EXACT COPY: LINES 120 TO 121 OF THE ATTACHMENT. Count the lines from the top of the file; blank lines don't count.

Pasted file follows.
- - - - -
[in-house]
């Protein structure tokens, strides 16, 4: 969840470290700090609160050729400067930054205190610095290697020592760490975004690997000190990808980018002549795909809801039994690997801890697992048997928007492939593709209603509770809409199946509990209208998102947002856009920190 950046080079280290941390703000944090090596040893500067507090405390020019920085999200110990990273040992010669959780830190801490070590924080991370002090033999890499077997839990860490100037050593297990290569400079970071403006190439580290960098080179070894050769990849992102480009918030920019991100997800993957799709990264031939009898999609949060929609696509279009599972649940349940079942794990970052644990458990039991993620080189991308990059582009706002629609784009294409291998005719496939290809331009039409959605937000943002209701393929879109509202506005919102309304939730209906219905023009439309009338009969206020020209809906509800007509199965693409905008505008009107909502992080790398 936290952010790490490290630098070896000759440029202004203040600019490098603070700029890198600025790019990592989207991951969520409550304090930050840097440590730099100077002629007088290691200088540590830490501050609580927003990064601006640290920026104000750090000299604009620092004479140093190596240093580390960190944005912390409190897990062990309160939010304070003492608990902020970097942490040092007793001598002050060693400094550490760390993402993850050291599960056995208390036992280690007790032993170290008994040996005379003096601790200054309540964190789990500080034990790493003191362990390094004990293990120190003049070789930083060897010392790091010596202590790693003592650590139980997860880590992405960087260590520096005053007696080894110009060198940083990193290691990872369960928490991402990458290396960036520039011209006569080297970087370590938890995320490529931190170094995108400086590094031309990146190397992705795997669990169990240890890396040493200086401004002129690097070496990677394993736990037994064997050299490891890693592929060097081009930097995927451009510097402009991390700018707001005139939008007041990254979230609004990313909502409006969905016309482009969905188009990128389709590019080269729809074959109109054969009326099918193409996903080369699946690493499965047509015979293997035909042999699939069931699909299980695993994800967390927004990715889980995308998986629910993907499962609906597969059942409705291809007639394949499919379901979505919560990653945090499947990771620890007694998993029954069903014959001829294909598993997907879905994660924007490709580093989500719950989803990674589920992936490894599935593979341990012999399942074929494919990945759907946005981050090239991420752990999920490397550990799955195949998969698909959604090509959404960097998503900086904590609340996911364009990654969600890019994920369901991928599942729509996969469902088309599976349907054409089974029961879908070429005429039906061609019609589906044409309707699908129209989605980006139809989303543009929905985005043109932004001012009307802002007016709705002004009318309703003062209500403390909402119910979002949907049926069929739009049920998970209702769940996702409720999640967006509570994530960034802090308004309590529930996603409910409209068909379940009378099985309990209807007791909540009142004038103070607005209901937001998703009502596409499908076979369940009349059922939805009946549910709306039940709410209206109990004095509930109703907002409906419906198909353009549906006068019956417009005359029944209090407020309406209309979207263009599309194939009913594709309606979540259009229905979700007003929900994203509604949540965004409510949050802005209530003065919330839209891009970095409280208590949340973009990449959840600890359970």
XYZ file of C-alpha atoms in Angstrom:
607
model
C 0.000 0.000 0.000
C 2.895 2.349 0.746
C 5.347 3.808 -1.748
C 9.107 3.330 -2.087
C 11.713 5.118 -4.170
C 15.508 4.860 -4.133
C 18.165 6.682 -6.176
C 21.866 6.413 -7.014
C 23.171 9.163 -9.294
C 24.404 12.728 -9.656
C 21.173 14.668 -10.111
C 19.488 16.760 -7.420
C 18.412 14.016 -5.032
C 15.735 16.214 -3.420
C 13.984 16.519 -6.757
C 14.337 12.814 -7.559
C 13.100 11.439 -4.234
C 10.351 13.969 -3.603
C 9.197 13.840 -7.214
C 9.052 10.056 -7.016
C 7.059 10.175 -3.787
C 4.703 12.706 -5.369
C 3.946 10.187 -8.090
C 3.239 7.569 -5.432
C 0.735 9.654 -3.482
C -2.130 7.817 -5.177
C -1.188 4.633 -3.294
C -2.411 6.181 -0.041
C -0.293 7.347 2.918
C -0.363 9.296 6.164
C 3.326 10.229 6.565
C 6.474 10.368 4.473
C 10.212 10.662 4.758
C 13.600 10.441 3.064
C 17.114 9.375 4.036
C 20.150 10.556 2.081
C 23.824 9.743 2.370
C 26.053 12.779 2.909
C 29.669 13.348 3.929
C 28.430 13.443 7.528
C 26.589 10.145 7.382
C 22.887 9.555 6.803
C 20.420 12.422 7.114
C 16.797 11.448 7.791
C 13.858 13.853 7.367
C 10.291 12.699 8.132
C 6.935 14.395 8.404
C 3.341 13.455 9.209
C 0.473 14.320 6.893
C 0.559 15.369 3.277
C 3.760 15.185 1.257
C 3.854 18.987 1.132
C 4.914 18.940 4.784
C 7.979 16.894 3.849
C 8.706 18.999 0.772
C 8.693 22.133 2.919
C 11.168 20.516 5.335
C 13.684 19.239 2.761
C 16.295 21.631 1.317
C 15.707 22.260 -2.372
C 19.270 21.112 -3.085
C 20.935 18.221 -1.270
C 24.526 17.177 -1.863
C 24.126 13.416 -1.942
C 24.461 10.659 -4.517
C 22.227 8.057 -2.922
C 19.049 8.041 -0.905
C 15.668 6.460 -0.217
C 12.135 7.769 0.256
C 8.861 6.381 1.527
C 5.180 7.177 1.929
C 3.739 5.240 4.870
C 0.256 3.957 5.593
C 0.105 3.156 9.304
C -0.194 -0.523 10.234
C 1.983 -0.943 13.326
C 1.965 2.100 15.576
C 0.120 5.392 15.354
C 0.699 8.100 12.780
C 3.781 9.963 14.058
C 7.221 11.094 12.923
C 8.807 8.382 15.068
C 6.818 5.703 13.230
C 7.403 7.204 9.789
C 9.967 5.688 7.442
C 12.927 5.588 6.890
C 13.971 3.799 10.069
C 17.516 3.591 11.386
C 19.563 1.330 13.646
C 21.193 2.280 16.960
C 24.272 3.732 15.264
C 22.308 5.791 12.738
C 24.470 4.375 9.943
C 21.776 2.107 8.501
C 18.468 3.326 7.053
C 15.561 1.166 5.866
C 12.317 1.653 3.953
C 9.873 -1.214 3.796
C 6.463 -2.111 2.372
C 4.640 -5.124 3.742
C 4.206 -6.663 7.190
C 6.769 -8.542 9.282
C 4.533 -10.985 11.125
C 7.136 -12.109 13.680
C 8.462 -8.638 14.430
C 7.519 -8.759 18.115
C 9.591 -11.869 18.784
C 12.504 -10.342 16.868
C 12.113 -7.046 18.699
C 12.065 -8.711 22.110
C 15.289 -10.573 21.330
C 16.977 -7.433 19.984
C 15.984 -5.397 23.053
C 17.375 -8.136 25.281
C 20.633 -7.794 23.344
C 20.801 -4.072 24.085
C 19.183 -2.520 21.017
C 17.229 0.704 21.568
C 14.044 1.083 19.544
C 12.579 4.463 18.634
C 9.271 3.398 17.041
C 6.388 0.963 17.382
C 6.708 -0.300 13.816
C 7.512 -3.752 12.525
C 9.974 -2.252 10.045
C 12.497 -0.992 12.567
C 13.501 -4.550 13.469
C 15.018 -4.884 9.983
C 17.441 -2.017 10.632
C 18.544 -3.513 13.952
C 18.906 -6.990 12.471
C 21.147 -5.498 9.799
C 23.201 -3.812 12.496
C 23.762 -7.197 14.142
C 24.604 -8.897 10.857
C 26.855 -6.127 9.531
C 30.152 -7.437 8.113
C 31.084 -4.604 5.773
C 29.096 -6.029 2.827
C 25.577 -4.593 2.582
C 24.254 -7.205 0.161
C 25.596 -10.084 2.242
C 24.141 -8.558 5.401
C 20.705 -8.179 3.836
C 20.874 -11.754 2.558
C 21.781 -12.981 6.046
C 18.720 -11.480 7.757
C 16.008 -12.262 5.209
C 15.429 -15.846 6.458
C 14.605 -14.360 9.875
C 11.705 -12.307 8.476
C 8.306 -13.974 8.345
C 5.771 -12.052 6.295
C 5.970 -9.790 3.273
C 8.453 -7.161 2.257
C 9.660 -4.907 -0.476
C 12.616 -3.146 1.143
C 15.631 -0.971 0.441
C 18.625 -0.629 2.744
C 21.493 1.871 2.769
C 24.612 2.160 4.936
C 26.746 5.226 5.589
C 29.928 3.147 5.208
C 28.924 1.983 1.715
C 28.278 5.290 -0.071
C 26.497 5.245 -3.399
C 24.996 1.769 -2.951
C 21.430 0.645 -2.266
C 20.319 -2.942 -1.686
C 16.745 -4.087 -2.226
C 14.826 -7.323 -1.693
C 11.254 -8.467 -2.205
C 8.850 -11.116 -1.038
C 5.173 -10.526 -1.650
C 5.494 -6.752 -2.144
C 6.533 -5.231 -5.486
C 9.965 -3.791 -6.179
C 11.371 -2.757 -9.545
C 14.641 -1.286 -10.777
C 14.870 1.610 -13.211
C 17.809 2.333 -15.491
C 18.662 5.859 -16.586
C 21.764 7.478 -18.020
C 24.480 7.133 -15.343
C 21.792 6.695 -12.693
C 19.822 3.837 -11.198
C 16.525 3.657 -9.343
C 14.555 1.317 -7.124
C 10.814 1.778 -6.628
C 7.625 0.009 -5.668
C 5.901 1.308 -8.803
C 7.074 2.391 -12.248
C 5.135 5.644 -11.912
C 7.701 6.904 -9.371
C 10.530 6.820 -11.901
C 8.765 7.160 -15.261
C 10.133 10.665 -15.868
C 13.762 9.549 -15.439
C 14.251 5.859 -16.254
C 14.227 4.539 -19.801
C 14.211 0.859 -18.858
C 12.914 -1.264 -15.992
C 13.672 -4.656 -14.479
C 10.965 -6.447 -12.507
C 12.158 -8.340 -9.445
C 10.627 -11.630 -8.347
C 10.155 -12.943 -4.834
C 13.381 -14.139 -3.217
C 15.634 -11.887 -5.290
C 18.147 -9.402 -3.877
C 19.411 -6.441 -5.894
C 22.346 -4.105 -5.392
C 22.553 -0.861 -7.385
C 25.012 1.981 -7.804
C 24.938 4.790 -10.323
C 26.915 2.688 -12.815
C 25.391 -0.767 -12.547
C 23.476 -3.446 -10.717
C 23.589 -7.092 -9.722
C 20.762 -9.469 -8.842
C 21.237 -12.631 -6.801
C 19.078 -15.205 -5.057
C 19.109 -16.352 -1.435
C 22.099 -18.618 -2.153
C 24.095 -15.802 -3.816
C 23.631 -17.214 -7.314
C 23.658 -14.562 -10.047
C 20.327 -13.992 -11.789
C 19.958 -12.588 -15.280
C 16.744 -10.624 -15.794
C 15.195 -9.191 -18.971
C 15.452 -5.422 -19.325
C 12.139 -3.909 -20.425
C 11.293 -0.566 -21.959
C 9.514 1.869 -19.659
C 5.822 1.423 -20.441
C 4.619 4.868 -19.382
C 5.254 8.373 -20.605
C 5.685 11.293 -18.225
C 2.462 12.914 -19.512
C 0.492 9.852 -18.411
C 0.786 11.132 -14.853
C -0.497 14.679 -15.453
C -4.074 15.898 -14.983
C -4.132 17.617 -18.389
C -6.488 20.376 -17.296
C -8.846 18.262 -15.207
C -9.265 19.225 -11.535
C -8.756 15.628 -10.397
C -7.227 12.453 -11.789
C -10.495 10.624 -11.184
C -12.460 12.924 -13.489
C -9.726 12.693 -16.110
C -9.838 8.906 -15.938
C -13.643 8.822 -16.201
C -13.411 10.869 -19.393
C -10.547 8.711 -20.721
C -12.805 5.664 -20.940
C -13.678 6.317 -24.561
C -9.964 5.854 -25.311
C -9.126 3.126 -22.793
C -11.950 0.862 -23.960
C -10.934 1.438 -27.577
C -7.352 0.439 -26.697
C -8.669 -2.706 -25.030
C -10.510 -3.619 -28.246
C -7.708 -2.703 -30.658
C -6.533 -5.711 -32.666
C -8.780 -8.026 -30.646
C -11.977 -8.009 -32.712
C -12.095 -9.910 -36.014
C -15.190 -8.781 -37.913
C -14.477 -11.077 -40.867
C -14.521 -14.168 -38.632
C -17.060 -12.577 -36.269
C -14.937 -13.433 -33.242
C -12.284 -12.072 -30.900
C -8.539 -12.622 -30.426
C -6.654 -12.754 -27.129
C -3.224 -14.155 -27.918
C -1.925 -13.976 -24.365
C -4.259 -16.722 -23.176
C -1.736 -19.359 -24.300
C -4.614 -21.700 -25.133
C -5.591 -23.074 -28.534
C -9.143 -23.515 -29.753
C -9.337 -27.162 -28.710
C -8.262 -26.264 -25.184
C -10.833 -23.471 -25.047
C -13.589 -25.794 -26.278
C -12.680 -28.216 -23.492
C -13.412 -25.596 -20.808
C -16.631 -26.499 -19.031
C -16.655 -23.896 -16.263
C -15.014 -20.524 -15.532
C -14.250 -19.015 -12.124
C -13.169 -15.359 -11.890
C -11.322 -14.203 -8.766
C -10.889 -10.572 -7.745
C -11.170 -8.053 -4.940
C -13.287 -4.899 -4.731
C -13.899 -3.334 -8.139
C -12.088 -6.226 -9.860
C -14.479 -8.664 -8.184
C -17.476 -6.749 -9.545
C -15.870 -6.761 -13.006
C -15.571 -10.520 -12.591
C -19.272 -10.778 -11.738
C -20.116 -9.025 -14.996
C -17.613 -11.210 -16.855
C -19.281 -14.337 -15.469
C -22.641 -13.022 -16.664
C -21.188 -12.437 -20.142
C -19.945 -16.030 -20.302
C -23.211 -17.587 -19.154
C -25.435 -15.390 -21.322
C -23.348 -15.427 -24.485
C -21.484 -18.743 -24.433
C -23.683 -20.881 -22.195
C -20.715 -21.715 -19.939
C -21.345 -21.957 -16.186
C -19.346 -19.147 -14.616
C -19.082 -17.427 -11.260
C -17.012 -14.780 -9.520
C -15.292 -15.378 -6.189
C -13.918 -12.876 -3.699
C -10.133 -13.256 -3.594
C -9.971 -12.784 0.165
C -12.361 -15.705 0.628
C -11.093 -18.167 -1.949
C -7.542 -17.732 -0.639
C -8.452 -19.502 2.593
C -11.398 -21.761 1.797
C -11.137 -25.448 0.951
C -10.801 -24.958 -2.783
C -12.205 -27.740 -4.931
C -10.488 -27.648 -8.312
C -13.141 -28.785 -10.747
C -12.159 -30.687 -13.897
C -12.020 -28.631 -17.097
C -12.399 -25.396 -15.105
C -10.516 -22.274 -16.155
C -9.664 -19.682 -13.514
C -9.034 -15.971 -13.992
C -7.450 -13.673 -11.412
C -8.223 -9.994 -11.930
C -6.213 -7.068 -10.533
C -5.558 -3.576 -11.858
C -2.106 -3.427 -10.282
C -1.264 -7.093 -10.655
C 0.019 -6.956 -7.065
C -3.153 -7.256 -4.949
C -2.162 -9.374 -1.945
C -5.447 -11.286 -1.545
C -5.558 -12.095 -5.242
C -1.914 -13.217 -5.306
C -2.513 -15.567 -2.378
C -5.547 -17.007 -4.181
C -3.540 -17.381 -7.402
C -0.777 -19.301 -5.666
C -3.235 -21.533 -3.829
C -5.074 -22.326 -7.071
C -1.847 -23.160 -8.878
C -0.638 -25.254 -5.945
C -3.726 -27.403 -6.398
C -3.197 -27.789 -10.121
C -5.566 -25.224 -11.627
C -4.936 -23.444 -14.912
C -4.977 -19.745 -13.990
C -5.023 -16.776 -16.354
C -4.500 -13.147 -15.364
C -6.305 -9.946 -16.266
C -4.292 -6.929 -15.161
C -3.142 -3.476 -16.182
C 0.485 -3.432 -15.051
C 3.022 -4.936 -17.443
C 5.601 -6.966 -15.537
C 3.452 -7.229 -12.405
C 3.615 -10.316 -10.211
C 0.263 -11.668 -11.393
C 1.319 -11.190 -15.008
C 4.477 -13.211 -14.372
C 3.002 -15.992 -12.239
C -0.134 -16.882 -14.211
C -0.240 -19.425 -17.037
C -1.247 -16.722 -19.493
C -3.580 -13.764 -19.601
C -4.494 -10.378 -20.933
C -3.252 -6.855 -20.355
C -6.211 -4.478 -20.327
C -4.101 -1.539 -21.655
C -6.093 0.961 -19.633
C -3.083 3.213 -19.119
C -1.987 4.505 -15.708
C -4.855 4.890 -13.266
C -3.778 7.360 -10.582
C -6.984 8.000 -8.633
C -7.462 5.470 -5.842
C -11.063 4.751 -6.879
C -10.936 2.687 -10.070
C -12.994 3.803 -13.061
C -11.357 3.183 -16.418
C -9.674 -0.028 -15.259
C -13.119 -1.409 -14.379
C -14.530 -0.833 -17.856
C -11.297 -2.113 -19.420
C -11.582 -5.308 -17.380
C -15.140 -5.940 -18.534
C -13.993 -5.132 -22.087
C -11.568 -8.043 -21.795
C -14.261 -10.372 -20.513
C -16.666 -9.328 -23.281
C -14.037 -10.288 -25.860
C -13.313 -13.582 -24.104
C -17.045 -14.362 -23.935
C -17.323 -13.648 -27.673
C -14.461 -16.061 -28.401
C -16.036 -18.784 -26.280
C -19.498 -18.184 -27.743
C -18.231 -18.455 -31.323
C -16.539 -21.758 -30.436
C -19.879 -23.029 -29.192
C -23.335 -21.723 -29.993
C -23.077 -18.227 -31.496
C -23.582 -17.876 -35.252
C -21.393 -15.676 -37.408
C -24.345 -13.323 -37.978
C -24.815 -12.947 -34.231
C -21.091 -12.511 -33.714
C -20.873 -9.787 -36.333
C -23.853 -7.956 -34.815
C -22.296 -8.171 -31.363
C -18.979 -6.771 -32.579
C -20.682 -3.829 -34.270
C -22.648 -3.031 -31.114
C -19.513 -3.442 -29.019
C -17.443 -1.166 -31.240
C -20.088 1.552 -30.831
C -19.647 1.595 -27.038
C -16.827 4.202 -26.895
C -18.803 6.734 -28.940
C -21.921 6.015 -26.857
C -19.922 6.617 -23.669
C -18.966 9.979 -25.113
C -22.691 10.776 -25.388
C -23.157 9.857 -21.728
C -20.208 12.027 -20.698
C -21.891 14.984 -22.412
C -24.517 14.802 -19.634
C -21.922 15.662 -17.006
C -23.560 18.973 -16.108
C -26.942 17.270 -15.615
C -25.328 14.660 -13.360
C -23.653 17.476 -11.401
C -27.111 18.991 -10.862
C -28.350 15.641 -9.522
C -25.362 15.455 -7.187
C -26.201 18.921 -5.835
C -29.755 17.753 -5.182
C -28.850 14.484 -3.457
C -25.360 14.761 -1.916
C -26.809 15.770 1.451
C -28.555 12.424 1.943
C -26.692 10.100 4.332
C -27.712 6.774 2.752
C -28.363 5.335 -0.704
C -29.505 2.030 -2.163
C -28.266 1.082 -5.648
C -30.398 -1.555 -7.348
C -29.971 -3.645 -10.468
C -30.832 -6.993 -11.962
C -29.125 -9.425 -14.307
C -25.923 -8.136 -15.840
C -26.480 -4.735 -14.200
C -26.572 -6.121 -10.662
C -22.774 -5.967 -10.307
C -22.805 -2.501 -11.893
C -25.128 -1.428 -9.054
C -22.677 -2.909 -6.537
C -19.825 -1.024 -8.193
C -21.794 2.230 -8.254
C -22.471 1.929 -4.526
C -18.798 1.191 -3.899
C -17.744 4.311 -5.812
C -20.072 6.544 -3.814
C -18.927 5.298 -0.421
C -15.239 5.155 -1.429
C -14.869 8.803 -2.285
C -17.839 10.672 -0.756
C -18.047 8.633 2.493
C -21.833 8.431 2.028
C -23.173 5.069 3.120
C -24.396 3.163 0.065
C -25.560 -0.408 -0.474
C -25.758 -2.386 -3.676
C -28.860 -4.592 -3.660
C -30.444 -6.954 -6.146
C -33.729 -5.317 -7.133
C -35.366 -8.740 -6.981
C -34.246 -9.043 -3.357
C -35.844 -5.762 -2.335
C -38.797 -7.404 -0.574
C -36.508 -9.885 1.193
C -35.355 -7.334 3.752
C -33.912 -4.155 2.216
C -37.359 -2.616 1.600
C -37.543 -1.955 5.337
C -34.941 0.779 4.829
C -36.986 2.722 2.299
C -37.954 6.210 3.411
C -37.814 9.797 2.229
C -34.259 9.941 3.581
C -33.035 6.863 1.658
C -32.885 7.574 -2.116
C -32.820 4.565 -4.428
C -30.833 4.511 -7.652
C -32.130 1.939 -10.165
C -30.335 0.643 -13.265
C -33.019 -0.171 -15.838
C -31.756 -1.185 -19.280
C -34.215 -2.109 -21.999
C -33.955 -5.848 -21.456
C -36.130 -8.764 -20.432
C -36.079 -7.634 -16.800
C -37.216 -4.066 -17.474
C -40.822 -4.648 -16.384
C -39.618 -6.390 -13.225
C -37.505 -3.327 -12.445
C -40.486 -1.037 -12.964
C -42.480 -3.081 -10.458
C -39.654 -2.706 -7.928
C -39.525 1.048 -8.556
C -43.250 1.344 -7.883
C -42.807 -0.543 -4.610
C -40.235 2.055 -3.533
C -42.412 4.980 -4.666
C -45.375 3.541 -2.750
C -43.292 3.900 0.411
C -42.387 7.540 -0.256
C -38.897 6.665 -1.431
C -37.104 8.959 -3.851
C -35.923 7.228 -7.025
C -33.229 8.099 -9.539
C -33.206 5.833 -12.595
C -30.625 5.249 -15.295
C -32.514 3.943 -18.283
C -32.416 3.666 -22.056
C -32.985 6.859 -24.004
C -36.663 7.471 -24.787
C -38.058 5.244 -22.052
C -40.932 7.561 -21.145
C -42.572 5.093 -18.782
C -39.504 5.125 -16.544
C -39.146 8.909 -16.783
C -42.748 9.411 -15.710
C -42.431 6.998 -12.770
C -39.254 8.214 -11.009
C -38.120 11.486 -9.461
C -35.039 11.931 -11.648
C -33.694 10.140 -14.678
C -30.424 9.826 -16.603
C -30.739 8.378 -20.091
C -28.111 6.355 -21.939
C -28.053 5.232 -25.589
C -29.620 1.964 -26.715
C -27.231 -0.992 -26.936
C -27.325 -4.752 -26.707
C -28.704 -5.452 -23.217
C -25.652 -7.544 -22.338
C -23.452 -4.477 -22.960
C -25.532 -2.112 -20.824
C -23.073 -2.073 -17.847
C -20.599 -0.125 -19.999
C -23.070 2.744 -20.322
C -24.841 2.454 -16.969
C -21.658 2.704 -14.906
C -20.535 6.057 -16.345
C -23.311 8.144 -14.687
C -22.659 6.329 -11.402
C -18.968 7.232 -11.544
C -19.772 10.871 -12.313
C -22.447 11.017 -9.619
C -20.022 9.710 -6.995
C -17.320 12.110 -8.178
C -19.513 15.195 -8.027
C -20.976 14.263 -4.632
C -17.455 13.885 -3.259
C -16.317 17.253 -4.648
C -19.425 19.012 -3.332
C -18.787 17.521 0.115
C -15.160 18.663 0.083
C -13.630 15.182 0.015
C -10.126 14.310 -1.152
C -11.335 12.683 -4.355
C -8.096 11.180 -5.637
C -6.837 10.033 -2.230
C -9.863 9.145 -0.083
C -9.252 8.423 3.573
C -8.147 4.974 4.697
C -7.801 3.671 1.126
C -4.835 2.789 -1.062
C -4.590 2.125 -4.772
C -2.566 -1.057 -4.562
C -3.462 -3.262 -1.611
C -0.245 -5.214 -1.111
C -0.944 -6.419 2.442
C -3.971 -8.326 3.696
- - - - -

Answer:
C 20.633 -7.794 23.344
C 20.801 -4.072 24.085